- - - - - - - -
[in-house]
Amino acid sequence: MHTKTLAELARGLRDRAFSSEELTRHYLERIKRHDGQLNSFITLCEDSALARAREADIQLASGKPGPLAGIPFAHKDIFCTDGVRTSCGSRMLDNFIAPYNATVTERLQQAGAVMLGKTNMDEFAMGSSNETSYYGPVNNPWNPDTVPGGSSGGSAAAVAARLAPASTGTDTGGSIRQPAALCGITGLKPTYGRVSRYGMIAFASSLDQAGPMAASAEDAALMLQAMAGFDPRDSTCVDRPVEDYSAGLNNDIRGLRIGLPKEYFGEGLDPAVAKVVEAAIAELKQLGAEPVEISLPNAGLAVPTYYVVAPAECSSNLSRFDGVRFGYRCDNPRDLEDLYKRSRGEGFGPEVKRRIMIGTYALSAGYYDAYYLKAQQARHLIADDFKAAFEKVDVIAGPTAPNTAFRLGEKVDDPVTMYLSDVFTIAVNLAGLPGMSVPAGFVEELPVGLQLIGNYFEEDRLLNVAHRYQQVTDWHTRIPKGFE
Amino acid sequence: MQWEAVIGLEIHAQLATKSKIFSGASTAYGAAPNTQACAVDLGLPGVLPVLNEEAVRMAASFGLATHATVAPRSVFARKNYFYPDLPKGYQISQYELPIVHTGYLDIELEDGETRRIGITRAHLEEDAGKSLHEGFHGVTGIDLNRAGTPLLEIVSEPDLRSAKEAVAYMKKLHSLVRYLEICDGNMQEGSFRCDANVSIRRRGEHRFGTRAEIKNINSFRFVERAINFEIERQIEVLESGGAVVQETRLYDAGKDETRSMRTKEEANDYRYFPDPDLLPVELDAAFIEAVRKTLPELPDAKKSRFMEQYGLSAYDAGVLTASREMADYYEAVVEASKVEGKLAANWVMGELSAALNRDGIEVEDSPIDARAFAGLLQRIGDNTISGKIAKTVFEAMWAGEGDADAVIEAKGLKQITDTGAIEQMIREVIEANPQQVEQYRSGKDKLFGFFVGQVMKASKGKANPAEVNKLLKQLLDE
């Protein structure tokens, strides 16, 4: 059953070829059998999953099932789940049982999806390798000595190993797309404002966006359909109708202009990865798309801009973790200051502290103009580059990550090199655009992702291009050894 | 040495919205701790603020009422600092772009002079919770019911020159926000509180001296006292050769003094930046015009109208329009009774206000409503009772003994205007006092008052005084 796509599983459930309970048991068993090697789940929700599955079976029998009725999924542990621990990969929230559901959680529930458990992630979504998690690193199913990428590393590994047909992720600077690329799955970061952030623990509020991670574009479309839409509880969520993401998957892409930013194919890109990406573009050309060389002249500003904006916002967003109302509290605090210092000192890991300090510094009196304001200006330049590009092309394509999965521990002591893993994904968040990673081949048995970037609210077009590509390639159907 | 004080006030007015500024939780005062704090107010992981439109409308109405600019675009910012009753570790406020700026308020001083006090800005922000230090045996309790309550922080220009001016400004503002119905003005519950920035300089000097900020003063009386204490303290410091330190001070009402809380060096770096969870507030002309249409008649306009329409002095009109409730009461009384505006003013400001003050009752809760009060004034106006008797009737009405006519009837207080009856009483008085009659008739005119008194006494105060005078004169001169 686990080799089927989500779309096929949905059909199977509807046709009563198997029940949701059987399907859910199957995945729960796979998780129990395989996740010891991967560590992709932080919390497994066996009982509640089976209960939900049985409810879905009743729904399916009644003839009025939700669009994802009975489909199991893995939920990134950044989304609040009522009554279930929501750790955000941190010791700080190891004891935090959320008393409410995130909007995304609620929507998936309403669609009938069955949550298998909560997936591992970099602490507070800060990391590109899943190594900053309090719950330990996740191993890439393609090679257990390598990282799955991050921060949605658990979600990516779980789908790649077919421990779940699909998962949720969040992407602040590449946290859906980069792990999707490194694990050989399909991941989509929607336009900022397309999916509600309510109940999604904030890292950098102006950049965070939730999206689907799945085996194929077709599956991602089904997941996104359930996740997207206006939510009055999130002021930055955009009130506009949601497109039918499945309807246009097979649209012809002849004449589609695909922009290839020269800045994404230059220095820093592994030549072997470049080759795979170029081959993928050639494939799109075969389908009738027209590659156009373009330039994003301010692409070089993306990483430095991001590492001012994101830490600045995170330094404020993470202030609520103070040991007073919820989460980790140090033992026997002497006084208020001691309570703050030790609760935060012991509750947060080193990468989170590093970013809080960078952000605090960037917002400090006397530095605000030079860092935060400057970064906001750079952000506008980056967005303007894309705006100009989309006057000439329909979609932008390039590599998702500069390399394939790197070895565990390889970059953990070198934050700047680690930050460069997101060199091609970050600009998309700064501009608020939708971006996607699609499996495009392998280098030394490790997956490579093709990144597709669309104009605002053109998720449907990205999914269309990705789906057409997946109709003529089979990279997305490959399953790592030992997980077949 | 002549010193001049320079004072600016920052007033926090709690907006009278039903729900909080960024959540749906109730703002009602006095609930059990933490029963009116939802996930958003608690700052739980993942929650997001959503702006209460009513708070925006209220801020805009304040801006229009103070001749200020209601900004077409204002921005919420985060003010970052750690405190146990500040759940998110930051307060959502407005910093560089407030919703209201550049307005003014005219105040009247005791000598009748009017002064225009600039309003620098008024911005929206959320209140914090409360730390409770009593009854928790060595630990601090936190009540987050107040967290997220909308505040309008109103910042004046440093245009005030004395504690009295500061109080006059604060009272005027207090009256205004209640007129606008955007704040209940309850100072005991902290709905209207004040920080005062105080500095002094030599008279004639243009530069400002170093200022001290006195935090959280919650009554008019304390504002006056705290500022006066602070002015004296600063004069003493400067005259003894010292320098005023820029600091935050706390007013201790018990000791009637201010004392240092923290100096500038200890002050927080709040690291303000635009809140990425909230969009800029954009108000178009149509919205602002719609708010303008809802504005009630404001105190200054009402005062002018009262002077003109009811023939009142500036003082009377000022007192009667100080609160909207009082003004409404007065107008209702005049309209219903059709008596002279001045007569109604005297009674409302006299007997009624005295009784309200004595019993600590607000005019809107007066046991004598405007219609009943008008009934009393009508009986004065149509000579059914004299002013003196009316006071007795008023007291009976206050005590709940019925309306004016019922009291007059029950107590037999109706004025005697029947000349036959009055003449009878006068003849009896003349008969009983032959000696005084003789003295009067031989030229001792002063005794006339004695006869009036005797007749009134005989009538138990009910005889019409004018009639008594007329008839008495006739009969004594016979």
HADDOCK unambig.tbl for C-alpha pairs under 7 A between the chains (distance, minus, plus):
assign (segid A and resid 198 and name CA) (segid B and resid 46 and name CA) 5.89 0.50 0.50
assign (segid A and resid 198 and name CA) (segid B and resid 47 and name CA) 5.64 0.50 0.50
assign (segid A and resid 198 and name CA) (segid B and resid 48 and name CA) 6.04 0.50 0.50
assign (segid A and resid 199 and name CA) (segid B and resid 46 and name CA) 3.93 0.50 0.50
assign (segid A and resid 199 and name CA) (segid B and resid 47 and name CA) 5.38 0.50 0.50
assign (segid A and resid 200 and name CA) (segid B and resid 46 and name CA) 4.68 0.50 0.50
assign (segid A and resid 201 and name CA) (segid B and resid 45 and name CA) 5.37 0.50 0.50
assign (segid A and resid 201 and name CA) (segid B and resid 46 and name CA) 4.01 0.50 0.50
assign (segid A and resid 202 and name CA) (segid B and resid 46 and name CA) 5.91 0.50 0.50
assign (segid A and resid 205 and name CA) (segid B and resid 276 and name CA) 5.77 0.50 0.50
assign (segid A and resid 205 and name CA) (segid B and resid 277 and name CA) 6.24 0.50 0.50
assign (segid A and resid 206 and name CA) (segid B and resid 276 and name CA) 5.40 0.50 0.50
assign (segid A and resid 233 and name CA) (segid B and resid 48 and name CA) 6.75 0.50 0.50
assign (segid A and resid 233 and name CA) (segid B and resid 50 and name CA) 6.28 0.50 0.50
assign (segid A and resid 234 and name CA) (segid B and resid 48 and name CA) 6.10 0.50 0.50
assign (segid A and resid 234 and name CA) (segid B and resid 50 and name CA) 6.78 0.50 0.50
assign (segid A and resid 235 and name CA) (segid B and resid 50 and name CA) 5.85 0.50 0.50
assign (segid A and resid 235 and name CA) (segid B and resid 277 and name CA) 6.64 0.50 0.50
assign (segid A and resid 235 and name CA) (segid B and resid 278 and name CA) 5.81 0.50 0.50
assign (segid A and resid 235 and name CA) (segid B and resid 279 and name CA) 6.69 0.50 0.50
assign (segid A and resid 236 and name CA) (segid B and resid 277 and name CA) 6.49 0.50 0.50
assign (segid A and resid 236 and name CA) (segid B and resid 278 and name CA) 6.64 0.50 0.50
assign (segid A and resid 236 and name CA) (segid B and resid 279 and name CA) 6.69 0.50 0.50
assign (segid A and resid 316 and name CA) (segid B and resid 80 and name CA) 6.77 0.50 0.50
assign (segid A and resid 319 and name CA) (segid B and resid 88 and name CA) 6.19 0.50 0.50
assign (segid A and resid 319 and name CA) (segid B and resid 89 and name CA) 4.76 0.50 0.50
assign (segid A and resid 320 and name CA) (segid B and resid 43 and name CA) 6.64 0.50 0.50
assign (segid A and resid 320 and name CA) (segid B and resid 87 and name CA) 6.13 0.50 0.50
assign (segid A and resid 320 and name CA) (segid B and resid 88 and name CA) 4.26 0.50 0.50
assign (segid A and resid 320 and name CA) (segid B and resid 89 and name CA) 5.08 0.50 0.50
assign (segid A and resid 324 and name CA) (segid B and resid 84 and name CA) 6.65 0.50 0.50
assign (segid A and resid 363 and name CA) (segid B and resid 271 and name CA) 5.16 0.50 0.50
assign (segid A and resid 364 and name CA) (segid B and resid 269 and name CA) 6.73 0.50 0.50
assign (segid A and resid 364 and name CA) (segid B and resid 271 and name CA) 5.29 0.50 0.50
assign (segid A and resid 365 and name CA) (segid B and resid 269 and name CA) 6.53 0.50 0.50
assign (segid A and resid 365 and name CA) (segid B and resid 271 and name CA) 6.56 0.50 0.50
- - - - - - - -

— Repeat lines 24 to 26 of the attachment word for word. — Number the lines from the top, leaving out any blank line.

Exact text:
assign (segid A and resid 235 and name CA) (segid B and resid 278 and name CA) 5.81 0.50 0.50
assign (segid A and resid 235 and name CA) (segid B and resid 279 and name CA) 6.69 0.50 0.50
assign (segid A and resid 236 and name CA) (segid B and resid 277 and name CA) 6.49 0.50 0.50